Maybe, in a better world, that is what Valentine's Day would be about? Not celebrating romantic love with awful candies, but remembering love in all its forms -- remembering to send and share it in ever wider and widening circles.
Everyone experiences loneliness sometimes, but most people don't know that it can trigger evolutionarily determined response patterns that actually undermine our ability to connect with others, creating a vicious cycle of pain and isolation.
Many of my clients discuss a feeling of loneliness within their marriages. Often their spouses look at them with confusion or contempt, asking how it's possible to feel alone when they are in fact, in the same house or even room with them a great deal of the time.
You feel like it's all your fault. You feel like your body is failing. So that means you are failing. The reality is, a high-risk pregnancy can happen to anyone. At any time. You didn't do anything wrong. You didn't cause this and you certainly aren't failing.
You don't have to be alone to be lonely. A year ago this time, my life was in a utter chaos. It was as though I was dying a slow, torturous death. I tried everything, from buying Christmas trees and presents to help bring the cheer, to no avail.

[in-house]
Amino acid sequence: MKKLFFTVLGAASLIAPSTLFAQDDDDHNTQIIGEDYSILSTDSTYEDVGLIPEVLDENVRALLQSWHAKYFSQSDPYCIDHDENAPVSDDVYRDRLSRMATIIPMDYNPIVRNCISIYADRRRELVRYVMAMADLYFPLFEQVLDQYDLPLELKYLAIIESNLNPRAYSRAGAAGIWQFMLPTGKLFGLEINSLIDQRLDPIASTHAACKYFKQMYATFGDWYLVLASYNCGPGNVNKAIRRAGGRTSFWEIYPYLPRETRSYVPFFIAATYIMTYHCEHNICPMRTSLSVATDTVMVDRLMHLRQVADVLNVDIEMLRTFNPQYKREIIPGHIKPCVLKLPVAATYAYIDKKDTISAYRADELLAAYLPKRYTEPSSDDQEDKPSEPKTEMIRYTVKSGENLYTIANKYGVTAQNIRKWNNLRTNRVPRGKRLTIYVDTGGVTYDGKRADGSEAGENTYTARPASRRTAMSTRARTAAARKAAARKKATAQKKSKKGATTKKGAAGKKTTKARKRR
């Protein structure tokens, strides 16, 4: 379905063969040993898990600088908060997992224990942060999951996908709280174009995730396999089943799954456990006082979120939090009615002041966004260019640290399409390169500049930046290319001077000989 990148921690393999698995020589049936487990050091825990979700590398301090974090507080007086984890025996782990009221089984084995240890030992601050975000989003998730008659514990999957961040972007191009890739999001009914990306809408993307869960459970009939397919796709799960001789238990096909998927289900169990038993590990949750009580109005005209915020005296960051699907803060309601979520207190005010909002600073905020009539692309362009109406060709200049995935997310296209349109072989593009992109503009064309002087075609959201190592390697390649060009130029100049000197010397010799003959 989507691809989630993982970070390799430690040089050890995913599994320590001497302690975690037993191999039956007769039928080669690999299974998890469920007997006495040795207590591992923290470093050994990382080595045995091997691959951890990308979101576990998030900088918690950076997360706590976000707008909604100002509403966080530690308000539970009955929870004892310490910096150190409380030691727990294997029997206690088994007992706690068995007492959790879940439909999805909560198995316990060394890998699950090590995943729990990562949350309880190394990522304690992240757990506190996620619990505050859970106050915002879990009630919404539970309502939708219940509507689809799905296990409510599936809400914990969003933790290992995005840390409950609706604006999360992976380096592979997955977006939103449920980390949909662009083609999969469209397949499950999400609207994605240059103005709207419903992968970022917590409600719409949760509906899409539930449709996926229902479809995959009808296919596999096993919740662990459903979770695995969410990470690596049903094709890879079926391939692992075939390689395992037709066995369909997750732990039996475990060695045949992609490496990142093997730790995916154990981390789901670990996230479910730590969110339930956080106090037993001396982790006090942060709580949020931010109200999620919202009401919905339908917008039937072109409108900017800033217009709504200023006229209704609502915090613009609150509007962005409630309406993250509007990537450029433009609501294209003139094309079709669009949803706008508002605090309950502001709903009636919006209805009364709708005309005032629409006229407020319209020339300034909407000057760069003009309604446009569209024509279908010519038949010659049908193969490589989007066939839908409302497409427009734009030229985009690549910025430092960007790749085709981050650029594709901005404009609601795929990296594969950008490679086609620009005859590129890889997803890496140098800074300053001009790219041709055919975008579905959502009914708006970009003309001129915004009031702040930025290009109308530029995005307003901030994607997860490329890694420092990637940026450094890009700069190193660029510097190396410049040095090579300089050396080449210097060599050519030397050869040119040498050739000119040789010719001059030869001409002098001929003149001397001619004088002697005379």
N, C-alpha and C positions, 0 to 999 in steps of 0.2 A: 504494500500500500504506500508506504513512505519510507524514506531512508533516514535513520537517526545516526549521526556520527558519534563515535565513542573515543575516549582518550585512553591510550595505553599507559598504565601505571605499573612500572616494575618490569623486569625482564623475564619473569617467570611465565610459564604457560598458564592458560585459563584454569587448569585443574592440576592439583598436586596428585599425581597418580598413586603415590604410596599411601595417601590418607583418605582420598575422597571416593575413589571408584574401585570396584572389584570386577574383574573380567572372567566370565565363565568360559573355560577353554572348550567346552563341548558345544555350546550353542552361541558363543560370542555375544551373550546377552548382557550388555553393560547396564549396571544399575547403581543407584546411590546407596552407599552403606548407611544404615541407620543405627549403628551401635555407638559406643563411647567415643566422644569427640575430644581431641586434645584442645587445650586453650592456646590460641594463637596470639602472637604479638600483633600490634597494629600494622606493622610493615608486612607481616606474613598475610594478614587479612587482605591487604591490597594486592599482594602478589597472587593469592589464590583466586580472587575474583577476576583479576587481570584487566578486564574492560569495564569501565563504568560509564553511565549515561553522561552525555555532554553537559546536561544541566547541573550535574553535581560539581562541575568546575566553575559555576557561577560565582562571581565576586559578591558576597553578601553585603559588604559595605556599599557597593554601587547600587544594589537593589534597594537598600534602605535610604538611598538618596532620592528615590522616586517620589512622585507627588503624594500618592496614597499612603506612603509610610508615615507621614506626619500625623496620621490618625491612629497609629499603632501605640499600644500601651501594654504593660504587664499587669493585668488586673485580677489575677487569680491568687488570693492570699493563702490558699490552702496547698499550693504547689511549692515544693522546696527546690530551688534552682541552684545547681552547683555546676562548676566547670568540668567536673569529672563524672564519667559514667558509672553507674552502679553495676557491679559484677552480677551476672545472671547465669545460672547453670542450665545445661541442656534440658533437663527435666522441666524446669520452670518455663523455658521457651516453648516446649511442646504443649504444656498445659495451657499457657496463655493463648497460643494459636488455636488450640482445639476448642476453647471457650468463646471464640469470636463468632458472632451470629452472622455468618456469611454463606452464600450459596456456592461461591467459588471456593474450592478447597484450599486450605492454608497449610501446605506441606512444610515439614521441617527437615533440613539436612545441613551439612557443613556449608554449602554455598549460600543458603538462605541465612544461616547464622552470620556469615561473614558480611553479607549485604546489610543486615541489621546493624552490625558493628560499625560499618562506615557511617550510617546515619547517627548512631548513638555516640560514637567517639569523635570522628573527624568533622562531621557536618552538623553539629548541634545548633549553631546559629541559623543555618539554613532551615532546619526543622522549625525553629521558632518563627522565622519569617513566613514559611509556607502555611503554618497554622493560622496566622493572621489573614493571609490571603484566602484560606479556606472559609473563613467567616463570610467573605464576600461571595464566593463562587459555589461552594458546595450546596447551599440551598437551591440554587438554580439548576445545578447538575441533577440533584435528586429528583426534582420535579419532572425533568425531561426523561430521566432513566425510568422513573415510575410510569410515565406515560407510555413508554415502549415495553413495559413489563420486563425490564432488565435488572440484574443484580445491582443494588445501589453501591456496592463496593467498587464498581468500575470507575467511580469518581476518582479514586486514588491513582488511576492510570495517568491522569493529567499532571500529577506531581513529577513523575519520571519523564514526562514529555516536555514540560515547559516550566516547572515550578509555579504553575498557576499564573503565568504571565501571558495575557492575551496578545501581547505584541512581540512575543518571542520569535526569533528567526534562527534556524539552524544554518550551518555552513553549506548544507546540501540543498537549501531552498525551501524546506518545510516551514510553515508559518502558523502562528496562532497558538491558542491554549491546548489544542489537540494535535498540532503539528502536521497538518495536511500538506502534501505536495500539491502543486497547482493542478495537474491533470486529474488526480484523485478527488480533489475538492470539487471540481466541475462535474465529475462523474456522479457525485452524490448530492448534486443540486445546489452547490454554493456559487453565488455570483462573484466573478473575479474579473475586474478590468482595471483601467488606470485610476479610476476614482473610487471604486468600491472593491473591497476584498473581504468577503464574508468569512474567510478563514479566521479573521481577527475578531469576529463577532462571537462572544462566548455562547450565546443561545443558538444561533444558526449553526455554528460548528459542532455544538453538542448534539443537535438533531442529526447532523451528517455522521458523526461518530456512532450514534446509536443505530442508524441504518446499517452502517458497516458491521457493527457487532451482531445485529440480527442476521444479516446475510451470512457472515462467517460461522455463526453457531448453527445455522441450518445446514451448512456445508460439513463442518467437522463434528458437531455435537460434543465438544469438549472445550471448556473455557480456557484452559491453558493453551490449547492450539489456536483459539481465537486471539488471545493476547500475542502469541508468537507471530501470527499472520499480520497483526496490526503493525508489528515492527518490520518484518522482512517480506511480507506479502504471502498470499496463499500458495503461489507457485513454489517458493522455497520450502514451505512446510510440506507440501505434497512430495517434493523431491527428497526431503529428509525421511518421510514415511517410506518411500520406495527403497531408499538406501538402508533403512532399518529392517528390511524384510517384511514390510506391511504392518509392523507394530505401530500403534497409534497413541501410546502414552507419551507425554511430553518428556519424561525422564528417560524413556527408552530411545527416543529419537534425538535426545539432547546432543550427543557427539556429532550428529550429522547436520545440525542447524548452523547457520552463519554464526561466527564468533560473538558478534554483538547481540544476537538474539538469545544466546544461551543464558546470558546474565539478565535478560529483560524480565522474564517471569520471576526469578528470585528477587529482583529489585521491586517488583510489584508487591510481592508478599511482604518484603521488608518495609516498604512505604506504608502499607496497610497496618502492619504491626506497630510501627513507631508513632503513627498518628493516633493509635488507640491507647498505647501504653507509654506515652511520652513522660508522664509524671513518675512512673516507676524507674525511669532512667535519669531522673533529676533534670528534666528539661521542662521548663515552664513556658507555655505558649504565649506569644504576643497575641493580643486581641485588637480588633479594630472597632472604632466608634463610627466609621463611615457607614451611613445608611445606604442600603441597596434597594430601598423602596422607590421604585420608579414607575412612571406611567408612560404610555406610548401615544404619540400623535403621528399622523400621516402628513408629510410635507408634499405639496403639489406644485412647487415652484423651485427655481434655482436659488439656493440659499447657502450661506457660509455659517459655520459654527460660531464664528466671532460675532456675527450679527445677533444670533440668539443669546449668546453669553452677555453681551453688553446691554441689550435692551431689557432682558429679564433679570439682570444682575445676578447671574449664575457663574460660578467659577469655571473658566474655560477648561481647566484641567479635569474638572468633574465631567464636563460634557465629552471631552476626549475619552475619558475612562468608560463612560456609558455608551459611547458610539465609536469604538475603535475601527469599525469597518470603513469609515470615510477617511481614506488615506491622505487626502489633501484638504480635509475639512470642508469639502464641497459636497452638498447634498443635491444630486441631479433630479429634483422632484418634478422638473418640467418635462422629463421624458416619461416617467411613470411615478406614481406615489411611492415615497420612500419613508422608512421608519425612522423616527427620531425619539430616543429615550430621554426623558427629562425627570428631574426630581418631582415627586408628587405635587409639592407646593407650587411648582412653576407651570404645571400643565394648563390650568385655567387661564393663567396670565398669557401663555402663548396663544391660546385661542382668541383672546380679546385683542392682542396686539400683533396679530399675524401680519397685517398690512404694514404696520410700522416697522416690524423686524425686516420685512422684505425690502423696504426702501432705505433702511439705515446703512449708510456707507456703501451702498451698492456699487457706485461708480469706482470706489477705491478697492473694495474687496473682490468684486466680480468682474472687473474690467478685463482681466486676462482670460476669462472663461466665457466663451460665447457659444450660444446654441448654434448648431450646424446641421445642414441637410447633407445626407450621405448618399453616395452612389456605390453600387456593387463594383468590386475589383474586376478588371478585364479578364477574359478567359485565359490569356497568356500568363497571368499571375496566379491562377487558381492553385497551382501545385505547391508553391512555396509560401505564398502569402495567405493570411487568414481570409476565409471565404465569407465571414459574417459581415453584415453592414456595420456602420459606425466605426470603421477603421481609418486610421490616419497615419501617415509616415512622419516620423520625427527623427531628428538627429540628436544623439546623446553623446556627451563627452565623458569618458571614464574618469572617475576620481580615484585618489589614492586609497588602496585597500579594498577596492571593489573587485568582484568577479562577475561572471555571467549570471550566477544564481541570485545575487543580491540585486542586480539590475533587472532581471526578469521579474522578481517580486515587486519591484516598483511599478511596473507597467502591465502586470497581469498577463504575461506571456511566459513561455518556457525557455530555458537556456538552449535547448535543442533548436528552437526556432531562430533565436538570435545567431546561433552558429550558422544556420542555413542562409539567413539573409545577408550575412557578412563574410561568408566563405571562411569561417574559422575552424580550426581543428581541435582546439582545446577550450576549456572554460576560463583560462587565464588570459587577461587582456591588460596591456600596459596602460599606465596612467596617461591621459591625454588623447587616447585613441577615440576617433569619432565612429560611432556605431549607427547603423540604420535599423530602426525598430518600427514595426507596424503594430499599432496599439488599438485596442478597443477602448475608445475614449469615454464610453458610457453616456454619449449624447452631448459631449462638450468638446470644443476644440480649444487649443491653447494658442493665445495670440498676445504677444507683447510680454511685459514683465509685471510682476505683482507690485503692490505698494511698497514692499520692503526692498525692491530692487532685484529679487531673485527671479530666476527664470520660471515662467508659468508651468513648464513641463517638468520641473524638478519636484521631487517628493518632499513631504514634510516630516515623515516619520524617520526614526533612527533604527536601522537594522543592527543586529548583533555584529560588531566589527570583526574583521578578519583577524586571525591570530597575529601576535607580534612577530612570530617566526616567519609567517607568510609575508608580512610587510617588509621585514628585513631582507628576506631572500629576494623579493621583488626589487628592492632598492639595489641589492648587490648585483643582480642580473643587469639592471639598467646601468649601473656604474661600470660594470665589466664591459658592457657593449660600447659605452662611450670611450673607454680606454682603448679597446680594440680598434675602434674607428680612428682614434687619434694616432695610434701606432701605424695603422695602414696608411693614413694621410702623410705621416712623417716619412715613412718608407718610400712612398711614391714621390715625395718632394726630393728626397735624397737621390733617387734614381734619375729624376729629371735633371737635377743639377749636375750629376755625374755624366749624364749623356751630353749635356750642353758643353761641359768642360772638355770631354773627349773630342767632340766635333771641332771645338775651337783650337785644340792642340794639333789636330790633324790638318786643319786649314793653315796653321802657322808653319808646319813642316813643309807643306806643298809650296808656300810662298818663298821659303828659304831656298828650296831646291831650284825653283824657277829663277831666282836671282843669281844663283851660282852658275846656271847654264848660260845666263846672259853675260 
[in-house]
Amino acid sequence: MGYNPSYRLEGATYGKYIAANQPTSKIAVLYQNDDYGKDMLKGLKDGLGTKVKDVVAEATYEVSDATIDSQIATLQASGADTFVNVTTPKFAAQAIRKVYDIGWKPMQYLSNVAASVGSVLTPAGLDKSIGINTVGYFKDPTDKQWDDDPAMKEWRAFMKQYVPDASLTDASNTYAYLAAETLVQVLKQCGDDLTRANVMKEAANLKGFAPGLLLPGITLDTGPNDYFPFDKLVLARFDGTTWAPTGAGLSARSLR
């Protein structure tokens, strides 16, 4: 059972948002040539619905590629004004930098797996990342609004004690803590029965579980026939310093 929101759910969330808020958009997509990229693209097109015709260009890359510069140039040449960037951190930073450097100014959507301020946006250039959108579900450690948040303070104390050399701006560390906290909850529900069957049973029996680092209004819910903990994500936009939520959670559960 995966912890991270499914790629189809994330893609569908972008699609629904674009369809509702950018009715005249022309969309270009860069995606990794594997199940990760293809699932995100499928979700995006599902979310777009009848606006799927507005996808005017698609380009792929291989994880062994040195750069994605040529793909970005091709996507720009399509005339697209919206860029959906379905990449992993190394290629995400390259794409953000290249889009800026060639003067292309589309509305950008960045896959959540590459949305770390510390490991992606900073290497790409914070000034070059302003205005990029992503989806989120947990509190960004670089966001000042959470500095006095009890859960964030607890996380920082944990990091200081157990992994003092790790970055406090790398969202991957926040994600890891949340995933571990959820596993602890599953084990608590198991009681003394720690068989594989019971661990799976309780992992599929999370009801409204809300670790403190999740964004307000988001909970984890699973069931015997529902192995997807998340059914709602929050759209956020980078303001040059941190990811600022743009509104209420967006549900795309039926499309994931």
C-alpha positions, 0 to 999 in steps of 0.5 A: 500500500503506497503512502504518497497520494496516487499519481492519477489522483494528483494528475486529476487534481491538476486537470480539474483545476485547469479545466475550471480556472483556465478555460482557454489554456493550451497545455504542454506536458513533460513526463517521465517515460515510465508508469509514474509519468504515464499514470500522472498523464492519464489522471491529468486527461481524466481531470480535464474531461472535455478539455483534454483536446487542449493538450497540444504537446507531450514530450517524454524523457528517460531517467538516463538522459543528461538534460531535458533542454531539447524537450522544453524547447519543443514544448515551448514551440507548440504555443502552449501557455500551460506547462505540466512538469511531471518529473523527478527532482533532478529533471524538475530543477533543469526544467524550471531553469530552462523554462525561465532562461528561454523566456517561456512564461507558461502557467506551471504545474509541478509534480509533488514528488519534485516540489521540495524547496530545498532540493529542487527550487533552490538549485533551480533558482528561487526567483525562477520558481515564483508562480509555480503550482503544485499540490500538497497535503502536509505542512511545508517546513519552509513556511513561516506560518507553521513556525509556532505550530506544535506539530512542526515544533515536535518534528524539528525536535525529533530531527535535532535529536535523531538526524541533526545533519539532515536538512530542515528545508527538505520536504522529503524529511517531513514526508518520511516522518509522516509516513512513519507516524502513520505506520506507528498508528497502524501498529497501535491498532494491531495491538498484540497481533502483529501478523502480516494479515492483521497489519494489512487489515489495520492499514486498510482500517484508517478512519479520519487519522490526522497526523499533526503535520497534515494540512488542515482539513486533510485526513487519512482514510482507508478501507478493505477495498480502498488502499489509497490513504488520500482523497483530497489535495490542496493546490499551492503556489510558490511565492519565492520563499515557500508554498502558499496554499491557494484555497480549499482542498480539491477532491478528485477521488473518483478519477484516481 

Along with the high spirits the holiday season, a package of stress often arrives. This is especially true for divorced couples that struggle over how to make plans that optimize the holidays for themselves and, of course, their children -- who want nothing more than normality.
Nobody -- whether single, in a long-term committed relationship or anything in between -- is completely immune from that often-painful feeling of loneliness. That is, however, until you can see it for what it is: an attitude that's completely within your power to change.
Part of your family wants traditions to stay exactly the same, others want to change everything. Conflicting desires, broken hearts, lots of attention when you'd rather just hide in your blanket fort until the whole thing is over -- it's too much.